Accounts Receivable Turnover Ratio= Net Credit Sales​/ Average Accounts Receivable

Components of the Formula:

  1. Net Credit Sales: This refers to the total credit sales minus any returns or allowances. It is essential to use net credit sales rather than total sales to get an accurate measure of the money that is expected to be collected.
  2. Average Accounts Receivable: This is calculated by adding the beginning and ending accounts receivable for a specific period, usually a year, and dividing by 2. The average accounts receivable gives a more balanced view of the accounts that are expected to be collected during that period.

The ratio measures the number of times accounts receivable are turned into cash over a set period. This is crucial for understanding the liquidity and efficiency of the company’s credit policies.

A high turnover ratio is generally a positive indicator, signifying that the company is efficient in converting its accounts receivable into cash. It suggests that customers pay their invoices promptly, reducing the day’s sales outstanding and minimizing the risk of bad debt.

A low ratio could be a red flag, indicating potential issues such as delayed customer payments or an excessive amount of money tied up in accounts receivable.

The accounts receivable turnover ratio helps in identifying how quickly the average number of accounts is being paid off, thereby providing insights into the company’s credit policies and customer behavior. For instance, a declining ratio over time could signal that customers are taking longer to pay, affecting the company’s cash reserves and increasing the risk of bad debt.


Example 1

A retail business specializing in electronics has net credit sales of $500,000 for the year. The average accounts receivable for the same period is $50,000.

Accounts Receivable Turnover Ratio=500,000/ 50,000=10

A ratio of 10 is excellent and suggests that the company is efficient in collecting payments. It indicates that the retail business successfully turns its accounts receivable into cash 10 times a year, which is beneficial for liquidity and minimizes the risk of bad debt.

Example 2

A manufacturing company has net credit sales of $400,000 for the year. Their average accounts receivable stands at $100,000.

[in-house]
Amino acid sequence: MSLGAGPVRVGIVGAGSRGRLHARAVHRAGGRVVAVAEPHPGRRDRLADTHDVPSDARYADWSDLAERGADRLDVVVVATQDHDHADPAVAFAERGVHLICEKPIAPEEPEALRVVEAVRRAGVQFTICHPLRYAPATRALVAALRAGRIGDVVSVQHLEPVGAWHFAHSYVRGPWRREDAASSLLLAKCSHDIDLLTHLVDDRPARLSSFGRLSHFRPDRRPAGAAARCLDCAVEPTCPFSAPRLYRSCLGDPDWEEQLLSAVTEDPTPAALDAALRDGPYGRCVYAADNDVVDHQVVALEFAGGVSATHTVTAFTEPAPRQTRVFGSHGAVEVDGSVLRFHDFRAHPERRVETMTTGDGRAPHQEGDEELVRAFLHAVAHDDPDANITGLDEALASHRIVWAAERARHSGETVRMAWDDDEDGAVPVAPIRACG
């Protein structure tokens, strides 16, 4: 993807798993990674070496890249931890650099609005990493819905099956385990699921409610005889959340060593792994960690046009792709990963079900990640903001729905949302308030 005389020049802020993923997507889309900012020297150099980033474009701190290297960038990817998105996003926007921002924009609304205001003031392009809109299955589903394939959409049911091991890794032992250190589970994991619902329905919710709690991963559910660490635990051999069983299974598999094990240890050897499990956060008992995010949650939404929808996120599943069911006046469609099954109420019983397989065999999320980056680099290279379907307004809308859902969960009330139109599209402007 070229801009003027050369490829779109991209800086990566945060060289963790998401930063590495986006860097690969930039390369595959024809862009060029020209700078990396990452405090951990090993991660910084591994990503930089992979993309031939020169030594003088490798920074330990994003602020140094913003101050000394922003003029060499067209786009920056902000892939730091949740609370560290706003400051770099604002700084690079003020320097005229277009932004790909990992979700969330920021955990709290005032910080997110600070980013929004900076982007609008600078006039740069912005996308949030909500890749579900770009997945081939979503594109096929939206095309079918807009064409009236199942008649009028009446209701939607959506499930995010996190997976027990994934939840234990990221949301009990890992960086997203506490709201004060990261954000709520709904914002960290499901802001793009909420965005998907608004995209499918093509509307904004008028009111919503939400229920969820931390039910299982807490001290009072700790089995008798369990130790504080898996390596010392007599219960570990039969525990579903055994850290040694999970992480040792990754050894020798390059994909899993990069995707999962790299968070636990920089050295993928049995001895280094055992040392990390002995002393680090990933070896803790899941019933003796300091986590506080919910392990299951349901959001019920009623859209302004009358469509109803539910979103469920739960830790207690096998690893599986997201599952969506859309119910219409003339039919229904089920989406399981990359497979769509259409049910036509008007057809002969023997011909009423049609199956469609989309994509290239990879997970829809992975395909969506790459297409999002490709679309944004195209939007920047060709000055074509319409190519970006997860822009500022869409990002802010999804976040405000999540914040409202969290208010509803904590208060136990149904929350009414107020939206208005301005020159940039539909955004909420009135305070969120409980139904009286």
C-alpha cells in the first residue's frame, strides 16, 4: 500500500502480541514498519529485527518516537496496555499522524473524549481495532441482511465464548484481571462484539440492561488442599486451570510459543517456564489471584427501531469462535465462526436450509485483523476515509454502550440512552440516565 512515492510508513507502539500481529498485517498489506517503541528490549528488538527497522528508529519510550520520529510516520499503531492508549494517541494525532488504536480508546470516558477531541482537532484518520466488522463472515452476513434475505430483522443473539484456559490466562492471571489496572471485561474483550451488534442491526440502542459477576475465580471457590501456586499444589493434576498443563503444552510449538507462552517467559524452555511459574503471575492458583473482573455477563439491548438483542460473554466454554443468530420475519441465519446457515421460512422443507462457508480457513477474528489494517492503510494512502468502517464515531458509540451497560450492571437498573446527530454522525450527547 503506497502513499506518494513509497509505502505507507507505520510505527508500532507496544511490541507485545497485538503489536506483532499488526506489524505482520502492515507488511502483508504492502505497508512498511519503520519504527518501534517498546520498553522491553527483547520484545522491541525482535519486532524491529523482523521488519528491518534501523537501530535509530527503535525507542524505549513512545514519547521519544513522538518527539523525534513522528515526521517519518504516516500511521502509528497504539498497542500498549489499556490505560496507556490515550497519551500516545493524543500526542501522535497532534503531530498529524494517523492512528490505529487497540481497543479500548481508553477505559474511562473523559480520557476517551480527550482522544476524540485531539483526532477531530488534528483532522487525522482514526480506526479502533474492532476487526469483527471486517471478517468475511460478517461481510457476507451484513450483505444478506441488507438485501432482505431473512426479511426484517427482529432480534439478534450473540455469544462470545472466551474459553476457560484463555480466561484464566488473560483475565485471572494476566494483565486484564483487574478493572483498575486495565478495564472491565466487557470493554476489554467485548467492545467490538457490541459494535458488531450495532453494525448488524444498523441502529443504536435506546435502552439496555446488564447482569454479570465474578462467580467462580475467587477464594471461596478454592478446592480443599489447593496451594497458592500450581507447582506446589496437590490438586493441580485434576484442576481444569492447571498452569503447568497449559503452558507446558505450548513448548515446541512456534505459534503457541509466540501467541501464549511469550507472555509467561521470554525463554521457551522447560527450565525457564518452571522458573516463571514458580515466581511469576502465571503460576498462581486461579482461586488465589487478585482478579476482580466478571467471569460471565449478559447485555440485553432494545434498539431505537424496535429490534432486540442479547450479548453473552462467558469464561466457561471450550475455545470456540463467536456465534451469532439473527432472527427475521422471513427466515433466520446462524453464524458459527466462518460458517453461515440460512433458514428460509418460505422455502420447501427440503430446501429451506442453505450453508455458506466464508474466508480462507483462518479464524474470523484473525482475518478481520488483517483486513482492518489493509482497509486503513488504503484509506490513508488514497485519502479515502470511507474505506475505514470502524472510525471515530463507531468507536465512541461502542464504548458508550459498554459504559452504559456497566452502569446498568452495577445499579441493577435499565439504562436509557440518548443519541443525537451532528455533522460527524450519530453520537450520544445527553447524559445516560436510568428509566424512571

Accounts Receivable Turnover Ratio=400,000/ 100,000=4

A ratio of 4 is moderate and suggests that the company turns its accounts receivable into cash four times a year. While not as efficient as the retail business in Example 1, this is still a healthy ratio, indicating that the company has reasonable credit policies and collection processes.

Accounts Receivable Ageing

Accounts receivable aging is a methodical approach to understanding the financial health of a company’s receivables. This process involves categorizing all unpaid invoices or accounts based on their age.

The primary aim is to identify invoices that are overdue and require immediate attention.

The aging report is usually broken down into columns that represent different time frames, often in increments of 30 days. These columns help businesses pinpoint exactly how long an invoice has been outstanding, enabling them to take appropriate action.

For instance, invoices that have been unpaid for 30-60 days may require a simple reminder, while those exceeding 90 days might necessitate more stringent collection efforts.

It also aids in making informed decisions about extending credit to customers and helps in prioritizing collection activities.

Impact on Cash Flow and Company’s Financial Health

The impact of account receivable on cash flow and a company’s financial health cannot be overstated. When customers owe money for goods or services, these amounts are recorded in the revenue account, directly affecting the company’s cash flow.

Efficient management of accounts receivable ensures that the company has enough cash to meet its short-term obligations, which are often recorded in the liability account on the general ledger.

A high volume of unpaid invoices can lead to cash flow issues, affecting the total value of the company’s assets and its ability to invest in growth opportunities or even meet operational costs.

Prompt cash payments from customers can significantly improve liquidity, allowing the company to take advantage of new business opportunities or settle its accounts payable in a timely manner.

Poor management can result in a high volume of bad debts, which need to be written off, affecting the total accounts and, ultimately, the company’s bottom line.